Many industrial processes use magnetism for sorting and quality control procedures, especially to prevent metal contamination in the food manufacturing and packaging industry. Using magnetism to increase filtration performance is often overlooked and this article will explain options available for pipeline strainers and bag filter housings as well as its effect on equipment sizing.
Pipeline strainers and filters use magnets to remove ferromagnetic particles (mostly iron and steel) from liquids. Whether it is corroded iron and steel piping in HVAC systems, a reclaimed fluid or protection from an upset condition, the addition of magnetic assemblies generally reduces operational costs.
Fluid velocity and viscosity, always an important characteristic to consider for properly sizing strainers and filters, take on an additional importance when using magnetic inserts to maximize efficiency.
Magnetic filtration is not going to replace the traditional filtration, just make it much more efficient and less labor intensive.
Magnetic Field Strength
Gauss and Tesla units are used to describe magnetic field strength; 1 Tesla unit = 10,000 gauss. Our industrial strainer magnetic inserts are made from an aluminum, nickel and cobalt alloy with magnetic field strength up to 1300 gauss while our industrial bag filter magnetic inserts are made from rare earth elements with magnetic field strength up to 9300 gauss.
To put this into perspective, a typical refrigerator magnet has a field strength of approximately 0.001 Tesla, therefore these industrial filtration magnets are anywhere from 130 to 930 times stronger than refrigerator magnets!
The strength of the magnetic field is only part of its “separation strength”; the magnets mass and ratio of thickness to pole distance significantly influences the size or projection of the magnetic field.
Insertion of magnets into the strainer basket or filter bag requires proper positioning to form a uniform magnetic field to attract ferrous particles. Large strainer baskets may require several magnetic columns and smaller strainers only a couple. Bag filter chambers are mostly 7” diameter and in two sizes, 16” and 32” long, therefore the magnet bars for bag filters consist of 1 or 2 bars of the appropriate length per chamber.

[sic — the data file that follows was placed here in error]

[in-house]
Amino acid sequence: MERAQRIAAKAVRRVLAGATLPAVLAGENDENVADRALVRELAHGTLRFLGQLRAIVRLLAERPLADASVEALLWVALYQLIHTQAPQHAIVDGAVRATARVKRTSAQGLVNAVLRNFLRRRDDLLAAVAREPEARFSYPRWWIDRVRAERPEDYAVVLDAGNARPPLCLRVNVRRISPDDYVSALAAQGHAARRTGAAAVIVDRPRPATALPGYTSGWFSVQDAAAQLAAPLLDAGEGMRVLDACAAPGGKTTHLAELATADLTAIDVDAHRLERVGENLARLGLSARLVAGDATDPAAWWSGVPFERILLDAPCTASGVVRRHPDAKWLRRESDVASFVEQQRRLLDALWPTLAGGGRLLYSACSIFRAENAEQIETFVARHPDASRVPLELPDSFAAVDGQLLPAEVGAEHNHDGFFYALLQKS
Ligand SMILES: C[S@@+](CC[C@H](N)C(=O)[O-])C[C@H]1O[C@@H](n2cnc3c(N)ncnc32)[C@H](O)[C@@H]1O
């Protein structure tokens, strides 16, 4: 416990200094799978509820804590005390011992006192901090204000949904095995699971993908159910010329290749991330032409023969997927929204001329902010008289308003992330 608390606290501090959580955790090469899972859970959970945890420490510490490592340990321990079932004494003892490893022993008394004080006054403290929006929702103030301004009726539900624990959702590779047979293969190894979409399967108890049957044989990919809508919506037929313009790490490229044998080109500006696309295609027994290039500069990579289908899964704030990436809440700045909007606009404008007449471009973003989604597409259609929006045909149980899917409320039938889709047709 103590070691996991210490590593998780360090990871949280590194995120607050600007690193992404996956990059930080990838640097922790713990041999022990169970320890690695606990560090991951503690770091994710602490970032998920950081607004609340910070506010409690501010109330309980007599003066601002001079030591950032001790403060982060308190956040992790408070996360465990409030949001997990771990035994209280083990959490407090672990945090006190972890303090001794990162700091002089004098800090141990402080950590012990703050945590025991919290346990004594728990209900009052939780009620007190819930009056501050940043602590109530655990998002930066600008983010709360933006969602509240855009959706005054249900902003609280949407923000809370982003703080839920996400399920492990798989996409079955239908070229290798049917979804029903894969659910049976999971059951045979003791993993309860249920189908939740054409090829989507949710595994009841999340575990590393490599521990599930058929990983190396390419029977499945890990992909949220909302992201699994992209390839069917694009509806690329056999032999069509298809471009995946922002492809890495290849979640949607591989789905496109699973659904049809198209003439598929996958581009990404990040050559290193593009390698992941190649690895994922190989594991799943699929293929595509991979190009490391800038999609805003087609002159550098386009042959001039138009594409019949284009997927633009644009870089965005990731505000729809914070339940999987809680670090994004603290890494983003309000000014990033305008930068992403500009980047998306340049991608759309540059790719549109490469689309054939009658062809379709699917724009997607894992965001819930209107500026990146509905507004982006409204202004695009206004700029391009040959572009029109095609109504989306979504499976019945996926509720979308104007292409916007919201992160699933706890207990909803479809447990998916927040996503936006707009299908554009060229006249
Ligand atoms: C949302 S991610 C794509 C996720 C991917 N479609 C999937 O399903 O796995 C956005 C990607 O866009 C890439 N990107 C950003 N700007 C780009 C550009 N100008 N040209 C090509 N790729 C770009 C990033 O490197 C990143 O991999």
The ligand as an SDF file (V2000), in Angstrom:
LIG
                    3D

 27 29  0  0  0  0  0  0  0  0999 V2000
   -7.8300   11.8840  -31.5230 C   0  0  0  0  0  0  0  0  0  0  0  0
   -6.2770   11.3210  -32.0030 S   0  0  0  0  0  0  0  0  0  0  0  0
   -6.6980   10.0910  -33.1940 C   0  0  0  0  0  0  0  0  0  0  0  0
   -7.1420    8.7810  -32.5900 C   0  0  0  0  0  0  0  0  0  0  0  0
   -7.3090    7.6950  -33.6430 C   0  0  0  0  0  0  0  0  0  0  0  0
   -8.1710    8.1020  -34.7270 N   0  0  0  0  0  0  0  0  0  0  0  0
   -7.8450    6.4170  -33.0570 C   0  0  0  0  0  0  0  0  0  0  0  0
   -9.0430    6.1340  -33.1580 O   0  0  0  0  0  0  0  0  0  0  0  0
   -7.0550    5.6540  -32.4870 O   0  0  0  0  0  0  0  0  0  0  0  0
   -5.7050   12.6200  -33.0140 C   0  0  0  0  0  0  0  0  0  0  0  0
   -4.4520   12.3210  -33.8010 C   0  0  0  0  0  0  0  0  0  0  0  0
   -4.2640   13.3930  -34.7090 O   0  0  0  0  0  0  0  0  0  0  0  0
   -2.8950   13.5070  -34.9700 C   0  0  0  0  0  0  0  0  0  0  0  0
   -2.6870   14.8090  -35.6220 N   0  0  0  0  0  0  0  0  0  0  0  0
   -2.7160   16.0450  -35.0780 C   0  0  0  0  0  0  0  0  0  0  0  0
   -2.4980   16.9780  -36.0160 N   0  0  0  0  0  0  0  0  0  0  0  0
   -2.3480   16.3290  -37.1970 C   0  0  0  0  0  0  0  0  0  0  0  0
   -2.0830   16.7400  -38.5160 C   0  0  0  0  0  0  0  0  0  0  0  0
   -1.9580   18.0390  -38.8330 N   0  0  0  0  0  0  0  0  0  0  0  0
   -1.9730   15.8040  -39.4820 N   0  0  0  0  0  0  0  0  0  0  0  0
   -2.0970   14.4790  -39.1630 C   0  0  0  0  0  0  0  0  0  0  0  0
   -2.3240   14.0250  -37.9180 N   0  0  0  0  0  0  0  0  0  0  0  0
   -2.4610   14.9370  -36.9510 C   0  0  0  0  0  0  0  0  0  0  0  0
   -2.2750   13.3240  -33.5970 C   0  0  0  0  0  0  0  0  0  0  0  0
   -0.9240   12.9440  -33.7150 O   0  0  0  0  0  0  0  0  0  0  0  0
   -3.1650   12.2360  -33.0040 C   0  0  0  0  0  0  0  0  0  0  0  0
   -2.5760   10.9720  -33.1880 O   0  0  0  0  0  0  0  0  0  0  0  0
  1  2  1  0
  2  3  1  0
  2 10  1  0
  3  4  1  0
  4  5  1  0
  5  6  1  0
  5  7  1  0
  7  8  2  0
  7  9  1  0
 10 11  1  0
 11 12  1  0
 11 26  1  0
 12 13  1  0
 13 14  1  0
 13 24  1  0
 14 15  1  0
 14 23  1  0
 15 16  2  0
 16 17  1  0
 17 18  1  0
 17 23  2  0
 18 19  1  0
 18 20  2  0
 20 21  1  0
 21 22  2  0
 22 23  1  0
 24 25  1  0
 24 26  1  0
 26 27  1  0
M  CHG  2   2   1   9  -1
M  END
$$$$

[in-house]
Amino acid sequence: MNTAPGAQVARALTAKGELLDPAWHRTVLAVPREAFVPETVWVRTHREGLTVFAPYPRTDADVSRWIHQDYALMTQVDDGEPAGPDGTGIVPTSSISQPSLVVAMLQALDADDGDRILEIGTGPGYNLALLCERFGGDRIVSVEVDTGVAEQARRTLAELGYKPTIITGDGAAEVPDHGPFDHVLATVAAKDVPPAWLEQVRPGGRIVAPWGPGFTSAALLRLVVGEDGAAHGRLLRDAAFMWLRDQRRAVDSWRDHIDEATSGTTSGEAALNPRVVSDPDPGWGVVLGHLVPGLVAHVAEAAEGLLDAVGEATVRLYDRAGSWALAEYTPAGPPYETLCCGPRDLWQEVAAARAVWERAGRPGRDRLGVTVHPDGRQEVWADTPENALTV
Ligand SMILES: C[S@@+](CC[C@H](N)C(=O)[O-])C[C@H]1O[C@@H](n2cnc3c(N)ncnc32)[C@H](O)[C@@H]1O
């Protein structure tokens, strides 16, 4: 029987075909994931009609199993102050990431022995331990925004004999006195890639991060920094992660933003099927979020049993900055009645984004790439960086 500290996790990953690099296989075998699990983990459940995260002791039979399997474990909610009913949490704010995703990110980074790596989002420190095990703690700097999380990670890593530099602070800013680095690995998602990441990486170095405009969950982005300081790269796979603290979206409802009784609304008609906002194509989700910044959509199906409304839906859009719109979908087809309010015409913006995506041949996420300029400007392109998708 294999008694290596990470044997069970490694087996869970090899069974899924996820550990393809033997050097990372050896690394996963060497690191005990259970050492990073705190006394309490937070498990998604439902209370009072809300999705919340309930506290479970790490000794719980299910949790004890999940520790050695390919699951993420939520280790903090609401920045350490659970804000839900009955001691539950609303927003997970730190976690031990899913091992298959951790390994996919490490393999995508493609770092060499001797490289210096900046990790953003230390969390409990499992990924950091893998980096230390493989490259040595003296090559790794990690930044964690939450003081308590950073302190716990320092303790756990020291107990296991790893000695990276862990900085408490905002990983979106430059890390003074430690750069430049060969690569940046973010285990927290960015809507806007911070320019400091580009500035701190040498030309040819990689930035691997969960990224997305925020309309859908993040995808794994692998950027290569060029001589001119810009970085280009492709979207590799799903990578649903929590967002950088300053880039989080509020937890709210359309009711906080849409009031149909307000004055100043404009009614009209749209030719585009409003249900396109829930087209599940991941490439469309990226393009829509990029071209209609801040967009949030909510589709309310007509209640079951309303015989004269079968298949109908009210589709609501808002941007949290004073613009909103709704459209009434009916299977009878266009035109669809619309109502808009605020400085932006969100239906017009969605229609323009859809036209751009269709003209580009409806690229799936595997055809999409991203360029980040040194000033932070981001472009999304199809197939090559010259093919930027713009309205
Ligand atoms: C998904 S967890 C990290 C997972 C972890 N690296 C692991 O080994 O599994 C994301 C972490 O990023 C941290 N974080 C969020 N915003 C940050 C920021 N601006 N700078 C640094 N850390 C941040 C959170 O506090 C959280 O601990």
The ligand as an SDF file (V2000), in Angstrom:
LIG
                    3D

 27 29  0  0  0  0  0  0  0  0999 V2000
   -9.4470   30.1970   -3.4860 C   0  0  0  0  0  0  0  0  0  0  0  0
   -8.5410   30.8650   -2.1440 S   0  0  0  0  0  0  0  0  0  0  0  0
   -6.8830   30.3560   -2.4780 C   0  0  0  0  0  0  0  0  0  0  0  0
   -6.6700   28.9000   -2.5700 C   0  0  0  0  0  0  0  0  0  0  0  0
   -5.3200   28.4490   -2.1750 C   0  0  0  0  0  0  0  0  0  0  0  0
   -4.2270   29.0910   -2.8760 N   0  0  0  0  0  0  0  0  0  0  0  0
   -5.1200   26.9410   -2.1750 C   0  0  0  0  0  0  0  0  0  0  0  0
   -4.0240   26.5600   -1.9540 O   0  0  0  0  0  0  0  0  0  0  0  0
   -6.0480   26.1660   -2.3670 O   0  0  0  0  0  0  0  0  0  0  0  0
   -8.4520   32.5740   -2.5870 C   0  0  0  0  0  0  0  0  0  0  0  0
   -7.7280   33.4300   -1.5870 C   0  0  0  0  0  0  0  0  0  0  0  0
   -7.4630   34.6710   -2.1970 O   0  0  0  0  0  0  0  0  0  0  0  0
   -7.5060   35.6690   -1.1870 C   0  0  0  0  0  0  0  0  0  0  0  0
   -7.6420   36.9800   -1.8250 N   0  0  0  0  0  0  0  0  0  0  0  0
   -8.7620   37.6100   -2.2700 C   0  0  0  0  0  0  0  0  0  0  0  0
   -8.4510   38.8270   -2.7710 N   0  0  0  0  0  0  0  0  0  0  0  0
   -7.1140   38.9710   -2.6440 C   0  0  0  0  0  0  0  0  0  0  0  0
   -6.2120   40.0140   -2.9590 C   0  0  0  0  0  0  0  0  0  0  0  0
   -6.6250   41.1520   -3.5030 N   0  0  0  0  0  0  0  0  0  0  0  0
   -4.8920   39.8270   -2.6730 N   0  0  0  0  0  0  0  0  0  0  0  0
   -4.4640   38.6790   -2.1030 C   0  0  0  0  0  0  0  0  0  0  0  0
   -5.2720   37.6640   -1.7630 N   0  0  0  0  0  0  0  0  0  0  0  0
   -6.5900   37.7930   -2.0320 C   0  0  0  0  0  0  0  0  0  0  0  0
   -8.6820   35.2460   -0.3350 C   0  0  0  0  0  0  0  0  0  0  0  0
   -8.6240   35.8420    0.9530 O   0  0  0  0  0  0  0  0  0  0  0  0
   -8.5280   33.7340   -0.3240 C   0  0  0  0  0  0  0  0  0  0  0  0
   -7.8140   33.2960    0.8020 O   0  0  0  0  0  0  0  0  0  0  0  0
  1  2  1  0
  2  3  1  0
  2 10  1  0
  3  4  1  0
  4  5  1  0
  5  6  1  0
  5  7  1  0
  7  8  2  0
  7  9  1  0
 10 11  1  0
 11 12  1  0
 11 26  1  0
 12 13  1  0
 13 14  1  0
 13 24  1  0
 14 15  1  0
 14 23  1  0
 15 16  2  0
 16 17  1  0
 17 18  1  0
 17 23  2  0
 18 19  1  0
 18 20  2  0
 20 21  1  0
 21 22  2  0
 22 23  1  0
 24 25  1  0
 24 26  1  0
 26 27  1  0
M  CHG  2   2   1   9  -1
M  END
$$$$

The velocity and viscosity of the fluid influences the rate of particle attraction, so if the velocity or viscosity is too high, magnetic particles may bypass the magnetic field.
The standard maximum fluid velocity guidelines for filtration applications having a water-like viscosity are ≤5 FPS for non-alloy housings and ≤10 FPS for alloy housings. Reducing the fluid velocity to ≤5 FPM will maximize the magnetic field attraction rate, ensuring retention of most ferrous particles within the magnetic field.
The size of the strainer or filter chamber affects the flow velocity. Placing magnets within the element reduces the flow area, potentially increasing the fluid velocity. Sizing the strainer or filter system for double the flow rate in consideration that the insertion of magnetic assemblies will reduce the flow rate by 40-50% helps address the loss of flow area and flow velocity. “Oversizing” the strainer or filter also helps ensure proper initial differential pressure characteristics (≤ 2 ≤ 5 ∆PSIG).